Calcium chloride is a salt. It’s used as a food additive, a medicine, and a means to de-ice roads. It’s been thoroughly evaluated by the FDA and doesn’t appear to pose a health risk as an ingredient in your food.
Is Calcium Chloride A Safe Food Additive
Calcium chloride is often used as a firming agent or a preservative. It shows up in a wide variety of products. It allows cheesemakers to change the speed at which cheese coagulates. It’s used as a brewing salt to control temperature and acidity when making beer. In tomato sauce, it’s added as a preservative – it slows down the rate at which tomatoes and other fruits go soft. In energy drinks, calcium chloride shows up as an electrolyte.
The minimal amounts of calcium chloride in food are safe for consumption. Calcium chloride does not bioaccumulate in the body – it passes back out through urine. It’s not toxic and was approved as safe by the FDA in 1975.
Those who are involved with the industrial production of calcium chloride have a different set of worries. They may experience irritation of the eyes and skin when coming into contact with calcium chloride particles. Calcium chloride heats up when it comes into contact with water – it can dry out the skin and cause uncomfortable sensations of heat. If you’re making large amounts calcium chloride, be sure to wear proper eye and skin protection and follow workplace safety guidelines.
Ingesting unsafe amounts of concentrated calcium chloride can cause a burning sensation in the mouth and throat or gastrointestinal distress. Call poison control immediately in the event of pure calcium chloride ingestion. Although the symptoms are unpleasant, induced vomiting is generally not necessary.
Calcium chloride has a wide variety of medical applications. It can be used to treat burns, magnesium intoxication, and different heart problems. Calcium chloride cannot be injected intramuscularly, however – it has to enter through a vein. Adverse effects of a botched calcium chloride injection include the feeling of heat and a burning sensation around the injection site.
The Many Uses of Calcium Chloride in Food
Fundamentally calcium chloride is a desiccant and is often used as a firming agent. That is, it helps keep foods from becoming mushy when they sit on store shelves – particularly canned foods. You’re likely to find it in almost any canned fruit or vegetable, as it does a lot to extend the shelf lives of those foods.
However, that’s just the start of the usefulness of calcium chloride.
Another extremely commonplace use of calcium chloride is when making cheese. At a basic level, it acts as a firming agent here too – helping the cheese curds clump together and be more stable once they do.
Beyond that, it’s also highly useful for regulating the process of separating curds and whey. Small amounts of calcium chloride can be added to milk, changing both its calcium content and its pH level, which in turn will change the properties of the cheese which is made.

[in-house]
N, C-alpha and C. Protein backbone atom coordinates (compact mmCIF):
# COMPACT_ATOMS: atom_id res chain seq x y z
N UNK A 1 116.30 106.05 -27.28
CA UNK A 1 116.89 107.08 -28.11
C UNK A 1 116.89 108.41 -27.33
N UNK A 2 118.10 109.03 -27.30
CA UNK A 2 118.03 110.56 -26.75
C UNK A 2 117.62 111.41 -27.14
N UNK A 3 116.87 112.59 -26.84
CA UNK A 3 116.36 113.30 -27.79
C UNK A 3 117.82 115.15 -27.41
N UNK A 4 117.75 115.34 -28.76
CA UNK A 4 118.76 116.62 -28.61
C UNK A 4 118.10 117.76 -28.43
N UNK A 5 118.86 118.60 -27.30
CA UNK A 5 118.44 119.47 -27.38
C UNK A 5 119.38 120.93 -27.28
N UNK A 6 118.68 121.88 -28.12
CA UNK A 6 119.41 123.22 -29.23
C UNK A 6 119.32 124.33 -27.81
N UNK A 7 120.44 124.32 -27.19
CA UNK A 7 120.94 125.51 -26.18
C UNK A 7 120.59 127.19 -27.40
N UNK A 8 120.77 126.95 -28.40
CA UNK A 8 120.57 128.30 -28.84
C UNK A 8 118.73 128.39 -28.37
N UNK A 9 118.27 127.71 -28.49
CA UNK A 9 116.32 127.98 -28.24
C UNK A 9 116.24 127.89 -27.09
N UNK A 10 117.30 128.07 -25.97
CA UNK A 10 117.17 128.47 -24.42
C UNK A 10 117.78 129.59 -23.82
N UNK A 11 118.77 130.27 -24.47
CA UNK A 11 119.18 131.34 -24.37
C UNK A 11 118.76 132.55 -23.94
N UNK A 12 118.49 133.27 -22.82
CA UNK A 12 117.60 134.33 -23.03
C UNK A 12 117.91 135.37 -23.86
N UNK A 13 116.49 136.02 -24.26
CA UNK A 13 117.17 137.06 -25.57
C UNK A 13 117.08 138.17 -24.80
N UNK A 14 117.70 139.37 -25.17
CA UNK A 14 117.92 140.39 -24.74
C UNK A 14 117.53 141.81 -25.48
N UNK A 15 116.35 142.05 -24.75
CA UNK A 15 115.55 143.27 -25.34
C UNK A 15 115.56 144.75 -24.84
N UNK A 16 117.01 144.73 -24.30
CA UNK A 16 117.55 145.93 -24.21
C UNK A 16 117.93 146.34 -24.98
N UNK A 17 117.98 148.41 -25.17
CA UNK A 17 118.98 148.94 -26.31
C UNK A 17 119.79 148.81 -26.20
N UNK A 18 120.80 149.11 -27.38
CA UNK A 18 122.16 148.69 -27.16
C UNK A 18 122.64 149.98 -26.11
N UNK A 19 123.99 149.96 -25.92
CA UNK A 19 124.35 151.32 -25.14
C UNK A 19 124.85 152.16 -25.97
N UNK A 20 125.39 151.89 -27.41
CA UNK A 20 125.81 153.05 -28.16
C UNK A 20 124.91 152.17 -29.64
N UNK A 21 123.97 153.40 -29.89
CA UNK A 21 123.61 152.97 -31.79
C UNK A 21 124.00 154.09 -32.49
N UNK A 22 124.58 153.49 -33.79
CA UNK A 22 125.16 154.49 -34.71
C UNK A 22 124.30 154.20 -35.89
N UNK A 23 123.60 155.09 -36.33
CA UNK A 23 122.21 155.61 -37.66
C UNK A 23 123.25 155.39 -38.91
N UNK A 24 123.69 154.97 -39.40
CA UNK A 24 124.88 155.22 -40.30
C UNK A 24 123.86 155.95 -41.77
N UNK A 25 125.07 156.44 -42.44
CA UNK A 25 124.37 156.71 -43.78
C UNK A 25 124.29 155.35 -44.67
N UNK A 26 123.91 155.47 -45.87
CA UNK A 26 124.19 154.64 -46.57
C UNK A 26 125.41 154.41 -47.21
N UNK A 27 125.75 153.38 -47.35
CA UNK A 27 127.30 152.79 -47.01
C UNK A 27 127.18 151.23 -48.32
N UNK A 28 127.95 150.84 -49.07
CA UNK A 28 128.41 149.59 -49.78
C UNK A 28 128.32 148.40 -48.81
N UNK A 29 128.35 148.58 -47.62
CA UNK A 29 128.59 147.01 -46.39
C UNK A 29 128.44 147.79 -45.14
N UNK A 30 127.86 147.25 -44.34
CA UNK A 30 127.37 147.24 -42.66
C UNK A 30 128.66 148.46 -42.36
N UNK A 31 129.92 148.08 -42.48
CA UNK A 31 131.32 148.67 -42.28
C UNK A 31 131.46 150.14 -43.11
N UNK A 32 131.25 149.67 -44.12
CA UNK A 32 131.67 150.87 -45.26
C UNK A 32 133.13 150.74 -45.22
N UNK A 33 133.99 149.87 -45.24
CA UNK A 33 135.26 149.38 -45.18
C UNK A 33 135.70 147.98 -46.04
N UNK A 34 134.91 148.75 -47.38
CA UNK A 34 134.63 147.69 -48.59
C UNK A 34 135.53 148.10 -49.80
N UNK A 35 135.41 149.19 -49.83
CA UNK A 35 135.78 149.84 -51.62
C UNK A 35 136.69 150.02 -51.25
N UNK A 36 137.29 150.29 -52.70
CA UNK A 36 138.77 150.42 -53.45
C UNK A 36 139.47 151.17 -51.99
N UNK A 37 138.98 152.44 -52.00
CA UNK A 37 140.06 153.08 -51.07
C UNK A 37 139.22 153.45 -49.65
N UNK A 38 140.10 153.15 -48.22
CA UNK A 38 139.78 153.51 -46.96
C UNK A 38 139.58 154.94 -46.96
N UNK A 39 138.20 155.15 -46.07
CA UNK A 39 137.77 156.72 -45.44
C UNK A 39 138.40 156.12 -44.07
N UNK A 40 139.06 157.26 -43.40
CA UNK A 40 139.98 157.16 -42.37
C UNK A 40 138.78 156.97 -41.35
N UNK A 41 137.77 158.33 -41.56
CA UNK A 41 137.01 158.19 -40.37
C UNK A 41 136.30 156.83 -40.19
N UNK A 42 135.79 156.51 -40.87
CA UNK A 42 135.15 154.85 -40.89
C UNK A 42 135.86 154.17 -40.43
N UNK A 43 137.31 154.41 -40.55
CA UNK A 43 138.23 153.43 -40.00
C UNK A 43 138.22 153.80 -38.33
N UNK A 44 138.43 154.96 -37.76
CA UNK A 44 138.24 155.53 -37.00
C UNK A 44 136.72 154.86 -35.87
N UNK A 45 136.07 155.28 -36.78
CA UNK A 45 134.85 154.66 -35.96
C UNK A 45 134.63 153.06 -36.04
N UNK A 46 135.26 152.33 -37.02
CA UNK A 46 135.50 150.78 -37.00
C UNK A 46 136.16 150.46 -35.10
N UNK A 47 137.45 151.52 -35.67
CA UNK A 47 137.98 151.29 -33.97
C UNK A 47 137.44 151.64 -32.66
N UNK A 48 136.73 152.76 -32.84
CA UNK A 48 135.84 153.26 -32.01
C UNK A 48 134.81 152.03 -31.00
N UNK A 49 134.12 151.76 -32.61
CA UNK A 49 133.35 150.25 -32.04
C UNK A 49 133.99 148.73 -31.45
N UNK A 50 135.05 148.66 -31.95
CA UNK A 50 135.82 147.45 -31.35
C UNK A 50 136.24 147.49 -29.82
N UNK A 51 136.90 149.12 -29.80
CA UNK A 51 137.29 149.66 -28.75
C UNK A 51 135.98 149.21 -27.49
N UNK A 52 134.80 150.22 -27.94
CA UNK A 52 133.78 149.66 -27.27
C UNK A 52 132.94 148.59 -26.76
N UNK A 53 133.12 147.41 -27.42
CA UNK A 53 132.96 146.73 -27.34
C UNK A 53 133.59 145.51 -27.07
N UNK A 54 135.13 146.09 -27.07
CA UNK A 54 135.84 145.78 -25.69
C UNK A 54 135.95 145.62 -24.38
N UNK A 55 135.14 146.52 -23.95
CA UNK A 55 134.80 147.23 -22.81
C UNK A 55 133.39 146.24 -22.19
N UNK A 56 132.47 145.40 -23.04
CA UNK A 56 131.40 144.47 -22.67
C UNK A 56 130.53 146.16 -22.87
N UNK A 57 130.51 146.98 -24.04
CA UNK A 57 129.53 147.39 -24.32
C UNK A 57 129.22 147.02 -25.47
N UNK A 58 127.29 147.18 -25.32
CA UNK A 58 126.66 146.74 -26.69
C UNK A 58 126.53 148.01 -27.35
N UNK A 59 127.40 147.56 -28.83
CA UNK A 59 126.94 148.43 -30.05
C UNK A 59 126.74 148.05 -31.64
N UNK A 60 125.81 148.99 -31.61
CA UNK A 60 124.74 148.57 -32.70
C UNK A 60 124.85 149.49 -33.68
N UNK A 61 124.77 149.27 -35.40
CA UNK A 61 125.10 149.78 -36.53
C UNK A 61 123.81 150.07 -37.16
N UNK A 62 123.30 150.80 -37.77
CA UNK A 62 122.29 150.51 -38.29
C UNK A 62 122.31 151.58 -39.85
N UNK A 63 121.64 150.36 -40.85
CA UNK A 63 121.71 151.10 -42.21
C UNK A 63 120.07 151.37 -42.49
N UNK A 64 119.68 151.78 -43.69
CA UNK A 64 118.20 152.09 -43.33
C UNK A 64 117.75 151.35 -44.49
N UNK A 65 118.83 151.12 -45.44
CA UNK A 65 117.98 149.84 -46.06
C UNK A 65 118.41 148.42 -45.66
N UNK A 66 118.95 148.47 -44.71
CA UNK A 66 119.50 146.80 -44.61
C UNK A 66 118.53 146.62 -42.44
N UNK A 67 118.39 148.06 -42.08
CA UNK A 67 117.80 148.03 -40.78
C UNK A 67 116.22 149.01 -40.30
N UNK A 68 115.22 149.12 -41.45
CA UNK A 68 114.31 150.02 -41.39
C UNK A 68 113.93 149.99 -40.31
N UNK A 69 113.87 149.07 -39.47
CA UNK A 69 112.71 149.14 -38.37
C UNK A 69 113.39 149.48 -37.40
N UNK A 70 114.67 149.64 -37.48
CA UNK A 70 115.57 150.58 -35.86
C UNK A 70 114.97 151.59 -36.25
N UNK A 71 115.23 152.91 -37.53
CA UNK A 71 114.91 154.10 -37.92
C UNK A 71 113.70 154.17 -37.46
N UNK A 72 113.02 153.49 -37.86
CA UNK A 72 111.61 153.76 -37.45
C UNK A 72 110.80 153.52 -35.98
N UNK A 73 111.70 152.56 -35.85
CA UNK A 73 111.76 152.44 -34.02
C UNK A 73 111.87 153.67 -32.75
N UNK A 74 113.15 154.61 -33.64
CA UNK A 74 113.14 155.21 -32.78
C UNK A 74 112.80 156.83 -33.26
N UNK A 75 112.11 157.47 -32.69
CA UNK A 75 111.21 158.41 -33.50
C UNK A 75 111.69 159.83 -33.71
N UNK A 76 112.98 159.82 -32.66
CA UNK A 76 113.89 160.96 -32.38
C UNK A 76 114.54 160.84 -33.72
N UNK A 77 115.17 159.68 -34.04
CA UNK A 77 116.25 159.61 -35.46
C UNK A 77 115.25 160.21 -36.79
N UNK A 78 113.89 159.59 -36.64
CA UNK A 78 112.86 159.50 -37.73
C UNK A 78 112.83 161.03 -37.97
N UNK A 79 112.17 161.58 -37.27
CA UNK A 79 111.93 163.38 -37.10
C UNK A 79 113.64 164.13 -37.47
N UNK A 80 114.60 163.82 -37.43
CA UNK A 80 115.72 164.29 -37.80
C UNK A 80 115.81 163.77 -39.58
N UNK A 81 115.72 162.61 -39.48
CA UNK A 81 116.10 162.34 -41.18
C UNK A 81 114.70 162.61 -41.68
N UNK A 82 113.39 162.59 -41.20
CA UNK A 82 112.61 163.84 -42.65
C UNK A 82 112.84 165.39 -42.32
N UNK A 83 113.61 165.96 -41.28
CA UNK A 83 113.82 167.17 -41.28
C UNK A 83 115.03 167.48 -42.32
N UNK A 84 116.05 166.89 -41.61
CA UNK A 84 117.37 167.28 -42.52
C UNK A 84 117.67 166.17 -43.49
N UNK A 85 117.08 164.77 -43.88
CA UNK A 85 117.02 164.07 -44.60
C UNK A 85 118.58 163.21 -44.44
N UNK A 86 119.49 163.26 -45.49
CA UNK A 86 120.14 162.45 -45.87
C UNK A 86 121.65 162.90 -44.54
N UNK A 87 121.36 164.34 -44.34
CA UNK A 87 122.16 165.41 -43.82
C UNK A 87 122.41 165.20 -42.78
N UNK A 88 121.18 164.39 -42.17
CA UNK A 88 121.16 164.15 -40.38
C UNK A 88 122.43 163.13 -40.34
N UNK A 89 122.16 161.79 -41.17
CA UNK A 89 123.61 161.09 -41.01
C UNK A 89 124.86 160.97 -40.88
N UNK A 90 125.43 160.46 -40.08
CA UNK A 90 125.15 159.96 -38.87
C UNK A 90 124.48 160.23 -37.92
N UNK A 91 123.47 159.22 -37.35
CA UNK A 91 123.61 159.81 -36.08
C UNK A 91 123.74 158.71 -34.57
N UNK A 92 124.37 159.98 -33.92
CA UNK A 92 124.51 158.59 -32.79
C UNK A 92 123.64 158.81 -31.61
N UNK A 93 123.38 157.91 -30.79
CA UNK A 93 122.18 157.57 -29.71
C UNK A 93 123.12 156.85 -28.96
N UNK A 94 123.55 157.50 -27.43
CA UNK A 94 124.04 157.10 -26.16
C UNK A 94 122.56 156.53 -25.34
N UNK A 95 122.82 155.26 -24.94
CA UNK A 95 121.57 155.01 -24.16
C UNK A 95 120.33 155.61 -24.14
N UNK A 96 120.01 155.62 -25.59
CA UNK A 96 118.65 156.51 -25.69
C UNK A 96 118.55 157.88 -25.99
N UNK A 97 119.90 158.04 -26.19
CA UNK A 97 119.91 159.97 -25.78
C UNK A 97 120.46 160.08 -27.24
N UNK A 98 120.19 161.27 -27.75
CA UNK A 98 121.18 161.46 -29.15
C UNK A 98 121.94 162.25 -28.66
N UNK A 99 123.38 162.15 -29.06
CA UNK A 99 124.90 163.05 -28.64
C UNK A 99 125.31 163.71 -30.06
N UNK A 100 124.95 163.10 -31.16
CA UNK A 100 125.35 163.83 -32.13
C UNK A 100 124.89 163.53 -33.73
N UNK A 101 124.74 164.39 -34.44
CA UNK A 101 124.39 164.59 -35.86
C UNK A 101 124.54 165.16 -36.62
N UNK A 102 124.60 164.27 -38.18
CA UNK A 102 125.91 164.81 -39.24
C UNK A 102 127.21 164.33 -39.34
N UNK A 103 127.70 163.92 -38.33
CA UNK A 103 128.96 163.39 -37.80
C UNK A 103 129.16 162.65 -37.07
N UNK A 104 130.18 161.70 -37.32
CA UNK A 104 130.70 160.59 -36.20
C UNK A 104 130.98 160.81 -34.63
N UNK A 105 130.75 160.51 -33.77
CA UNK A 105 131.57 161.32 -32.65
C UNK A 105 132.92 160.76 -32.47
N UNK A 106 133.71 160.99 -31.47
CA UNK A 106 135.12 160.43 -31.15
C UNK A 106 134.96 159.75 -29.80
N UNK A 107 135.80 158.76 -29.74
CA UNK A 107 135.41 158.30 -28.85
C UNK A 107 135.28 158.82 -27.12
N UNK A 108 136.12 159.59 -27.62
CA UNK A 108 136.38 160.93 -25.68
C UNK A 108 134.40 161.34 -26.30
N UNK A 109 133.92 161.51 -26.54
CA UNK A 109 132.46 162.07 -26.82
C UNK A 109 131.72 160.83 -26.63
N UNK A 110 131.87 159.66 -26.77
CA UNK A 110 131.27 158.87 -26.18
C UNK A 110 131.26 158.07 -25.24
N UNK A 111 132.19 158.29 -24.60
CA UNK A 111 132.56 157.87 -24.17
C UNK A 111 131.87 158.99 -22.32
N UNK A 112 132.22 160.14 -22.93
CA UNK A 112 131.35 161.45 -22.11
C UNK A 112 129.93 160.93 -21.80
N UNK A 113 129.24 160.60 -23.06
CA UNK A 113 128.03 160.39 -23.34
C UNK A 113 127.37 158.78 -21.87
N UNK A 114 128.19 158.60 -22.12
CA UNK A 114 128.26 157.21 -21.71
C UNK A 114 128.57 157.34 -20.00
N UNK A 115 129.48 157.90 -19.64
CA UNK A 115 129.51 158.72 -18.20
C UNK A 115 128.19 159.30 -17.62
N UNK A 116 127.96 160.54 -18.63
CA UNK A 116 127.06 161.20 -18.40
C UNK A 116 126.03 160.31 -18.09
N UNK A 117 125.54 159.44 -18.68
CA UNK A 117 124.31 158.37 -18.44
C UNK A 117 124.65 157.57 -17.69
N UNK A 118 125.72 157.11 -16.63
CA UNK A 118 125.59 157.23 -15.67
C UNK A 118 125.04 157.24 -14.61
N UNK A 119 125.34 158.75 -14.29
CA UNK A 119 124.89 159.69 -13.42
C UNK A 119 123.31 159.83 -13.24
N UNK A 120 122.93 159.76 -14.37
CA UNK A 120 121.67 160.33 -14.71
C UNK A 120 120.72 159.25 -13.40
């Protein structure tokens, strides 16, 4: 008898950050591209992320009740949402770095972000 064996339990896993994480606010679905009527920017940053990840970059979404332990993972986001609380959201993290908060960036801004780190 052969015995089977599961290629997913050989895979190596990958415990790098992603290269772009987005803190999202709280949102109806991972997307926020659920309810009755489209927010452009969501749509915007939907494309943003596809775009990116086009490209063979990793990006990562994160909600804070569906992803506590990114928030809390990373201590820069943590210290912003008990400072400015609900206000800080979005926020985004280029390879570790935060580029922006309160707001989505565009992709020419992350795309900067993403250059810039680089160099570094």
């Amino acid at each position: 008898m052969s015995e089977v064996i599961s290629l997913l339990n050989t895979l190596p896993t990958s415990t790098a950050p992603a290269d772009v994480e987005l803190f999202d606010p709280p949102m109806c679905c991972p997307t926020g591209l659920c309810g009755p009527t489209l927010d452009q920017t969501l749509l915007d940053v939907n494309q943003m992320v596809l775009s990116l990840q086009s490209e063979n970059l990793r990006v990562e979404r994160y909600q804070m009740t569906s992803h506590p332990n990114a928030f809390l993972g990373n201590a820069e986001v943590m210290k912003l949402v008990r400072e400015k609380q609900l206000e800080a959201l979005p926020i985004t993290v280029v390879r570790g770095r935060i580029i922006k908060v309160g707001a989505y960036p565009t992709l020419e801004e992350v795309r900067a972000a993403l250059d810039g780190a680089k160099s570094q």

The substance is also used in the making of tofu, particularly firm tofu, in a similar fashion.
Calcium chloride is also commonly seen among brewers, as one of many “brewing salts” which can be added to affect the type and quality of the beer produced. It can help correct for unbalanced mineral levels, as well as – again – altering the pH of the beer. This is vital for creating a stable product!
One of the more interesting properties of calcium chloride is that when it’s combined with sodium alginate (another safe food additive) it can make liquids combine into small semi-solid spheres. This is used for making fake caviar, as well as other novelty foods.
In the food industry Calcium chloride is used in a wide range of food products – from cheese and tofu to beer, canned fruits and vegetables and sports drinks.
It is used as a nutrient supplement, stabiliser, thickener, and texturiser and is useful in baked goods, dairy products, beverages, juices, coffee, tea, condiments, jellies, meat products, and other products.
The most common uses:
· As a firming agent in canned vegetables
· It is often used in sports drinks where it acts as an electrolyte, which are ions that conduct electrical activity and help the body maintain fluid balance as well as proper muscle and nerve functions. It also helps maintain bone can health, prevent muscle spasm and keep the heartbeat regular.
· Prevents browning of fresh fruits and vegetables and helps maintain texture.
USES IN DAIRY PRODUCTS
When making cheese, calcium chloride helps create a firmer setting curd. Store bought pasteurised milk or goat’s milk may have a lower calcium content. The amount of calcium in the milk will affect coagulation and coagulation time of the cheese. Adding the calcium chloride allows cheese makers to better control the coagulation process. The amount of calcium chloride added will depend on:
· the acidity (pH) and calcium concentration of the milk;
· processing conditions, such as temperature;
· desired coagulating time.
It is also used in the beer industry to get the correct mineral levels and acidity in the brewing water.
Anti-icing is the practice of applying ice melting chemicals before or at the start of freezing precipitation to prevent the formation of ice-to-pavement bonds. Compared to deicing after weather events, anti-icing requires considerably smaller amounts of deicing material, reducing product and application costs, as well as potential runoff to the environment.
The savings provided by anti-icing can be significant. The U.S. Environmental Protection Agency (EPA) says anti-icing techniques can reduce deicer usage by up to 75%